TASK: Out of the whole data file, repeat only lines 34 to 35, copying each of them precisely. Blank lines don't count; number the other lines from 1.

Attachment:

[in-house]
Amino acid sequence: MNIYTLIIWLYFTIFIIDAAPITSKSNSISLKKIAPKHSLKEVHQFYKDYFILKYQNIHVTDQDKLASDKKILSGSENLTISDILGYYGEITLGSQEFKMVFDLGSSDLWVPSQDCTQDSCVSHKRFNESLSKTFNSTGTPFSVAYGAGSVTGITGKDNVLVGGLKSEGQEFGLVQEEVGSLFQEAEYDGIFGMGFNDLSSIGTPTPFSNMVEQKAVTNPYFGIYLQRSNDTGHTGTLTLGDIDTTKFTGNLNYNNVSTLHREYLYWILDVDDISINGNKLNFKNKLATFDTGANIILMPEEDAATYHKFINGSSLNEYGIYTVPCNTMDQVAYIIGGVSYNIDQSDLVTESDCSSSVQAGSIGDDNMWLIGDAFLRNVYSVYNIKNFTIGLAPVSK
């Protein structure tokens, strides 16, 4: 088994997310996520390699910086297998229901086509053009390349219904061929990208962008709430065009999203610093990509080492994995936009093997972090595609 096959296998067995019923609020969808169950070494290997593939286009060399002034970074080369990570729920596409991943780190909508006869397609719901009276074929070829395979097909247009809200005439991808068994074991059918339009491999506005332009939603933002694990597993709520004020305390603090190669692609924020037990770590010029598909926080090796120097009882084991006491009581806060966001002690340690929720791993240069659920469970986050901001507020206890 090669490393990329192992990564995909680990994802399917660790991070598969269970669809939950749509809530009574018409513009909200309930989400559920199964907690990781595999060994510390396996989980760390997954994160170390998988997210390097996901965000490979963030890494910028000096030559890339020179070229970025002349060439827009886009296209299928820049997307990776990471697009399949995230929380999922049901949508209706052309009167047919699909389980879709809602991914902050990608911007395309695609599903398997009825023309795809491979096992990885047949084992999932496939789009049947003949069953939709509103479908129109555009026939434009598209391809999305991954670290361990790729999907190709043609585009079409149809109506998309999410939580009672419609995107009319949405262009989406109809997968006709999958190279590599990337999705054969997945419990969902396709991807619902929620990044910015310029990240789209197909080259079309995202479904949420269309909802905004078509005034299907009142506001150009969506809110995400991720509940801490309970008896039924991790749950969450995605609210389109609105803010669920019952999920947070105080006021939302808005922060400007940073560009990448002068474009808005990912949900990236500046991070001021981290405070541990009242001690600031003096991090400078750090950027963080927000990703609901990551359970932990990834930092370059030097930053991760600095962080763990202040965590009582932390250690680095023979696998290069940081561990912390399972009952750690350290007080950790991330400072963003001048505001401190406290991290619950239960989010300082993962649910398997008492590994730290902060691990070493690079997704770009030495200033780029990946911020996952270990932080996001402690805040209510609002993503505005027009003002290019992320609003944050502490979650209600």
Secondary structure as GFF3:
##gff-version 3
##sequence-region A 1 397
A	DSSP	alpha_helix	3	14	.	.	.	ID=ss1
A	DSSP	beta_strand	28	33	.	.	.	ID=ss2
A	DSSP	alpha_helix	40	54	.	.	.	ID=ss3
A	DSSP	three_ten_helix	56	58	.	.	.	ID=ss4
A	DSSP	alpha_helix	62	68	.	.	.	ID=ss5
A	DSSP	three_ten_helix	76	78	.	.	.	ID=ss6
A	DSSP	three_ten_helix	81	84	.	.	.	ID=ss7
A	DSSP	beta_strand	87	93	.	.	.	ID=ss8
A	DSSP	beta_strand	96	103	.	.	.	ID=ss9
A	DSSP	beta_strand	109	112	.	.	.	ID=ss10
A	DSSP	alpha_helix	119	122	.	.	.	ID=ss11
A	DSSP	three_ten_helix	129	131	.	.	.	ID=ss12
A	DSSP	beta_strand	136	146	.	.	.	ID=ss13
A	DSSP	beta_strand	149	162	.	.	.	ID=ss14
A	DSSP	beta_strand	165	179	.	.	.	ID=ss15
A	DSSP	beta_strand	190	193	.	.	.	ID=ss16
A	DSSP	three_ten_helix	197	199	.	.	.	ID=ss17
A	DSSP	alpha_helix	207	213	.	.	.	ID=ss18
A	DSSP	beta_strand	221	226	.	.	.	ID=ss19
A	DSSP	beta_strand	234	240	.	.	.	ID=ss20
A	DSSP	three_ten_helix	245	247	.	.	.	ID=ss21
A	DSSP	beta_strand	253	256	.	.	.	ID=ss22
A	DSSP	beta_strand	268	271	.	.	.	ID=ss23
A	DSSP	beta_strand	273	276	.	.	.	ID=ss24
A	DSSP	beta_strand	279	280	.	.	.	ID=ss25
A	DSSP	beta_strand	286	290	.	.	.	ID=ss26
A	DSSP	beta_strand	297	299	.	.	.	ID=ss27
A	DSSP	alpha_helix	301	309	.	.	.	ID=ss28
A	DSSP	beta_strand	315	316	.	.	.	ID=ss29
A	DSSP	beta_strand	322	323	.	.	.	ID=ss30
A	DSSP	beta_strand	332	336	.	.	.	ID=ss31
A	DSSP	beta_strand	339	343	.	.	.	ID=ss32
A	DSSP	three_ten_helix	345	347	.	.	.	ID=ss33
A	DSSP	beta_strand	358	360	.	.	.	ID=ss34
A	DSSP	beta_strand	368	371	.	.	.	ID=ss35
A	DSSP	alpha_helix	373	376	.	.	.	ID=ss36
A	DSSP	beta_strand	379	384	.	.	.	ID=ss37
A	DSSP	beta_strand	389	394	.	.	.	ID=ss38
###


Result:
A	DSSP	alpha_helix	301	309	.	.	.	ID=ss28
A	DSSP	beta_strand	315	316	.	.	.	ID=ss29